Despite the disenchantment, policyholders don't want to switch their health insurance provider because they lose out on certain benefits, such as the cover for pre-existing diseases. Certain pre-existing diseases and medical conditions are covered by health insurance only if the policy has been in force for 3-4 years.
If the customer switches to a new company, the waiting period starts all over again. Last week, the Insurance Regulatory and Development Authority (Irda) declared that from 1 July this year, all existing medical insurance policies will become portable.
This means that if a customer changes his insurer, he can carry forward the benefitswaiting period for pre-existing diseases to the new company. If your current insurer requires you to wait for four years before pre-existing conditions are covered and you switch after two years to a new insurer (which also has a similar four-year waiting period for pre-existing conditions), the waiting period with the new insurer would only be two years.
It's a move that will help customers and allow them to switch to better, more responsive companies without losing any of the accumulated benefits. It will also nudge health insurers to improve their service levels in order to retain customers. "Portability would call for minimum service requirements among insurance companies. It is expected to bring in new benchmarks in terms of service standards and delivery mechanisms," says Antony Jacob, CEO, Apollo Munich Health Insurance.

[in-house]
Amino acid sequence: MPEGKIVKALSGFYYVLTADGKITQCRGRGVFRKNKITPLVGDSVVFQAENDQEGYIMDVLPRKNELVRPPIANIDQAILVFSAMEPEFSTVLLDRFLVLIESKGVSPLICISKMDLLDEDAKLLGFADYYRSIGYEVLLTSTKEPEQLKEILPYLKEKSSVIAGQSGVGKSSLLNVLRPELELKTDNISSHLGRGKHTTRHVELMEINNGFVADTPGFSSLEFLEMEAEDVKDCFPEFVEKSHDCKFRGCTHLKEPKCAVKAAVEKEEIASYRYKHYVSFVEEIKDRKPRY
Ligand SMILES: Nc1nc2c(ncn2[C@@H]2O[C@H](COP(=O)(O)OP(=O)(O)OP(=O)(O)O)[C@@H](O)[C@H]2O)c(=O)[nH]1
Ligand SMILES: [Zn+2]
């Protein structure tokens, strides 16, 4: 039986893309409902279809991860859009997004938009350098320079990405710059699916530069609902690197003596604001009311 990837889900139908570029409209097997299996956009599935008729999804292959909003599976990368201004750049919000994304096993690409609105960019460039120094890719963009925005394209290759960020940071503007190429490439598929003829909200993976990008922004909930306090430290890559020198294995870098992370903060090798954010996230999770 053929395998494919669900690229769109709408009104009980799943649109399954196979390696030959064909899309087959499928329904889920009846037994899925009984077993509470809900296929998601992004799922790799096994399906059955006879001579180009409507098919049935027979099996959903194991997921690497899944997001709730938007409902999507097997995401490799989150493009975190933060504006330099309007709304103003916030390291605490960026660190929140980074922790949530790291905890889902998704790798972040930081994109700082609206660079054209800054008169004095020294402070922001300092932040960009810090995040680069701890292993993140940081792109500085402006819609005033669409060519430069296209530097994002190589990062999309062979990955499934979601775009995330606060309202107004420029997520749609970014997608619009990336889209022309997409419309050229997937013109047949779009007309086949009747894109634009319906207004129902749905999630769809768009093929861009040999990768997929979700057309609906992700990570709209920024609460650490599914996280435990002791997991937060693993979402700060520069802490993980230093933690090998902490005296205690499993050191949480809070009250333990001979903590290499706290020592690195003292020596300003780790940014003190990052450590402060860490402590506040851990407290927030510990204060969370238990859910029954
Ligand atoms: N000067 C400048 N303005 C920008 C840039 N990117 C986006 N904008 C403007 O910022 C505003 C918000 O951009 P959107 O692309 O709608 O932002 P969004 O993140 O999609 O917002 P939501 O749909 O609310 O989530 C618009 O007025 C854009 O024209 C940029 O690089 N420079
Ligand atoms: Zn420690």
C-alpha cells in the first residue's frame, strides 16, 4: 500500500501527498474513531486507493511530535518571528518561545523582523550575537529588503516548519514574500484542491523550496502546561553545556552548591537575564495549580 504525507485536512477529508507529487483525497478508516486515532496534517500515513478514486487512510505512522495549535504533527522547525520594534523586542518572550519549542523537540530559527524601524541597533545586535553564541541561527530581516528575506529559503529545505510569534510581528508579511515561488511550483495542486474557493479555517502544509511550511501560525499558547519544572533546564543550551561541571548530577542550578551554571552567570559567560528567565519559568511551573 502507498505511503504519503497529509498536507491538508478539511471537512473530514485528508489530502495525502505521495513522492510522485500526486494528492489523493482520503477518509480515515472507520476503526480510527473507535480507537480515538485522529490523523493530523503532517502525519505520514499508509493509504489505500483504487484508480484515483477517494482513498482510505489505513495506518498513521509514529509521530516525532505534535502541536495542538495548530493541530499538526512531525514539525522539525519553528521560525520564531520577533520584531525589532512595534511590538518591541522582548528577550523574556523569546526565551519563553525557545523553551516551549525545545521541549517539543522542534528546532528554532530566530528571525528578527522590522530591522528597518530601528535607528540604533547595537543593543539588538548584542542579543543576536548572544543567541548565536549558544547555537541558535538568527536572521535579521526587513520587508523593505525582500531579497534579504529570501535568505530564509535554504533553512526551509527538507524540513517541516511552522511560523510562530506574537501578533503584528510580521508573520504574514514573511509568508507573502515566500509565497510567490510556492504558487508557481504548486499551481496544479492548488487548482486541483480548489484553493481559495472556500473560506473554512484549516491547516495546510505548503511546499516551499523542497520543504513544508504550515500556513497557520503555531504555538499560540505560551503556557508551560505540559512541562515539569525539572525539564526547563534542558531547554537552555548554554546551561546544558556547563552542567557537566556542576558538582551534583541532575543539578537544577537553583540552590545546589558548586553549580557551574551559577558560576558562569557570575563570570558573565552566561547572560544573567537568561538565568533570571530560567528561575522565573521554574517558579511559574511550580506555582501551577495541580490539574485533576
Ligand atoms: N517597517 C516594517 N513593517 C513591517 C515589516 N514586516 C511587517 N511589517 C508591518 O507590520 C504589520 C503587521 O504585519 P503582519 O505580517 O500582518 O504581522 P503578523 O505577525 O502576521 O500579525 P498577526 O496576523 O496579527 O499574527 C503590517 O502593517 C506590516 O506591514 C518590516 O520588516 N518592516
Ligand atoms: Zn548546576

To be fair, much of the displeasure among customers stems from a poor understanding of the features and benefits offered by health insurance plans. This leads to a lot of heartburn at the time of making a claim.
On the other hand, there are many cases where customers have genuinely suffered due to clerical lethargy in PSU firms, high-handedness of third-party administrators and denial of claims by private insurance companies. Delhi-based entrepreneur Ajay Sharma (see picture) is one such dissatisfied customer who wants to change his insurance provider once portability is introduced.
In some cases, one might want to shift because there are better options available. For instance, one may want to switch from individual health policies for all family members to a floater plan that offers a larger cover at a lower price.